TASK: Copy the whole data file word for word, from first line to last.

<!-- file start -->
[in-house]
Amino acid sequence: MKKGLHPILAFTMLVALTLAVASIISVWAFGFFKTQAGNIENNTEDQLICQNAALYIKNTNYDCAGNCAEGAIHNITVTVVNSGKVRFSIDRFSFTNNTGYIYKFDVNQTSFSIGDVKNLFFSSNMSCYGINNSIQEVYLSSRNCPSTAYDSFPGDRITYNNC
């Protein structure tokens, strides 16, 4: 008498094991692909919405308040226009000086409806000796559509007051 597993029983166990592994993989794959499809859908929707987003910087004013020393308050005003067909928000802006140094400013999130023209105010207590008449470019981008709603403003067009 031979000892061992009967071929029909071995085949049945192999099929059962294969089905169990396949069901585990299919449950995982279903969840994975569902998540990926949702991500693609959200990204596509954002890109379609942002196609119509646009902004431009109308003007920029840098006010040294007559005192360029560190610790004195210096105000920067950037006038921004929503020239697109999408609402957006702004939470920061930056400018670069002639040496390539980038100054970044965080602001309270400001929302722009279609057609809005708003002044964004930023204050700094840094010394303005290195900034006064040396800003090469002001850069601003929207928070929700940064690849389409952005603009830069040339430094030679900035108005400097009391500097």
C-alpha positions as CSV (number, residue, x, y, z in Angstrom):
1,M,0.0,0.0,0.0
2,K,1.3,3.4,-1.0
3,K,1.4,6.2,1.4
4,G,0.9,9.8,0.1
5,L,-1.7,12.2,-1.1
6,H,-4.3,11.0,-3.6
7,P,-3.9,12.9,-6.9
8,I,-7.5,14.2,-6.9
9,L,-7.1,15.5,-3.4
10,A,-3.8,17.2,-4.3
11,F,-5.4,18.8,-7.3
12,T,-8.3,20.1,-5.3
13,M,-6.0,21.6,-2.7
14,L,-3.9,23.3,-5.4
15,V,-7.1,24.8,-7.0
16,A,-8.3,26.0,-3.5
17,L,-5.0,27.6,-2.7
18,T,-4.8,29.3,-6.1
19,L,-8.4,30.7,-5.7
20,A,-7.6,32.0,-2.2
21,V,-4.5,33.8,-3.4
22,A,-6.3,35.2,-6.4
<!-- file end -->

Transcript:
[in-house]
Amino acid sequence: MKKGLHPILAFTMLVALTLAVASIISVWAFGFFKTQAGNIENNTEDQLICQNAALYIKNTNYDCAGNCAEGAIHNITVTVVNSGKVRFSIDRFSFTNNTGYIYKFDVNQTSFSIGDVKNLFFSSNMSCYGINNSIQEVYLSSRNCPSTAYDSFPGDRITYNNC
């Protein structure tokens, strides 16, 4: 008498094991692909919405308040226009000086409806000796559509007051 597993029983166990592994993989794959499809859908929707987003910087004013020393308050005003067909928000802006140094400013999130023209105010207590008449470019981008709603403003067009 031979000892061992009967071929029909071995085949049945192999099929059962294969089905169990396949069901585990299919449950995982279903969840994975569902998540990926949702991500693609959200990204596509954002890109379609942002196609119509646009902004431009109308003007920029840098006010040294007559005192360029560190610790004195210096105000920067950037006038921004929503020239697109999408609402957006702004939470920061930056400018670069002639040496390539980038100054970044965080602001309270400001929302722009279609057609809005708003002044964004930023204050700094840094010394303005290195900034006064040396800003090469002001850069601003929207928070929700940064690849389409952005603009830069040339430094030679900035108005400097009391500097």
C-alpha positions as CSV (number, residue, x, y, z in Angstrom):
1,M,0.0,0.0,0.0
2,K,1.3,3.4,-1.0
3,K,1.4,6.2,1.4
4,G,0.9,9.8,0.1
5,L,-1.7,12.2,-1.1
6,H,-4.3,11.0,-3.6
7,P,-3.9,12.9,-6.9
8,I,-7.5,14.2,-6.9
9,L,-7.1,15.5,-3.4
10,A,-3.8,17.2,-4.3
11,F,-5.4,18.8,-7.3
12,T,-8.3,20.1,-5.3
13,M,-6.0,21.6,-2.7
14,L,-3.9,23.3,-5.4
15,V,-7.1,24.8,-7.0
16,A,-8.3,26.0,-3.5
17,L,-5.0,27.6,-2.7
18,T,-4.8,29.3,-6.1
19,L,-8.4,30.7,-5.7
20,A,-7.6,32.0,-2.2
21,V,-4.5,33.8,-3.4
22,A,-6.3,35.2,-6.4